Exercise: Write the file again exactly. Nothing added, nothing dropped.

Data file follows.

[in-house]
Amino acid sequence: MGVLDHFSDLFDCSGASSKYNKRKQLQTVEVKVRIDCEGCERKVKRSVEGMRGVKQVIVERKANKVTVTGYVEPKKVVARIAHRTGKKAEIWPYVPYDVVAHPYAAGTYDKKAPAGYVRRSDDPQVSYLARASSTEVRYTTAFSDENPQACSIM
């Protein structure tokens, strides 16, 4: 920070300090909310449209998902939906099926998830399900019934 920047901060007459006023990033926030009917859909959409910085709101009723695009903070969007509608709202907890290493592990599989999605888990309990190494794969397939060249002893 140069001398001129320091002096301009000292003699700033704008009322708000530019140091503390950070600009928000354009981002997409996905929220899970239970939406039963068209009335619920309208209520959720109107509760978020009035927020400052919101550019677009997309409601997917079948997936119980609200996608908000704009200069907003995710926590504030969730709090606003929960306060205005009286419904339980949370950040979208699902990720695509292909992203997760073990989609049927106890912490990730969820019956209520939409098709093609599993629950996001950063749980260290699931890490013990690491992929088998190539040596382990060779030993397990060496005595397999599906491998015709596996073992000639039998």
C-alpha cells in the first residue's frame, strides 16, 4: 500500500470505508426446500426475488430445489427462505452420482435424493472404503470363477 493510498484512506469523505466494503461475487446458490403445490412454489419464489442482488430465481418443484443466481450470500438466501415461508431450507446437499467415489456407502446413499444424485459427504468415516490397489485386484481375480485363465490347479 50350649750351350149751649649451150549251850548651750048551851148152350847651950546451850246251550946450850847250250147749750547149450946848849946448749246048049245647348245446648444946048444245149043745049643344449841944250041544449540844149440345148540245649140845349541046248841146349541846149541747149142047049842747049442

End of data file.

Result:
[in-house]
Amino acid sequence: MGVLDHFSDLFDCSGASSKYNKRKQLQTVEVKVRIDCEGCERKVKRSVEGMRGVKQVIVERKANKVTVTGYVEPKKVVARIAHRTGKKAEIWPYVPYDVVAHPYAAGTYDKKAPAGYVRRSDDPQVSYLARASSTEVRYTTAFSDENPQACSIM
């Protein structure tokens, strides 16, 4: 920070300090909310449209998902939906099926998830399900019934 920047901060007459006023990033926030009917859909959409910085709101009723695009903070969007509608709202907890290493592990599989999605888990309990190494794969397939060249002893 140069001398001129320091002096301009000292003699700033704008009322708000530019140091503390950070600009928000354009981002997409996905929220899970239970939406039963068209009335619920309208209520959720109107509760978020009035927020400052919101550019677009997309409601997917079948997936119980609200996608908000704009200069907003995710926590504030969730709090606003929960306060205005009286419904339980949370950040979208699902990720695509292909992203997760073990989609049927106890912490990730969820019956209520939409098709093609599993629950996001950063749980260290699931890490013990690491992929088998190539040596382990060779030993397990060496005595397999599906491998015709596996073992000639039998």
C-alpha cells in the first residue's frame, strides 16, 4: 500500500470505508426446500426475488430445489427462505452420482435424493472404503470363477 493510498484512506469523505466494503461475487446458490403445490412454489419464489442482488430465481418443484443466481450470500438466501415461508431450507446437499467415489456407502446413499444424485459427504468415516490397489485386484481375480485363465490347479 50350649750351350149751649649451150549251850548651750048551851148152350847651950546451850246251550946450850847250250147749750547149450946848849946448749246048049245647348245446648444946048444245149043745049643344449841944250041544449540844149440345148540245649140845349541046248841146349541846149541747149142047049842747049442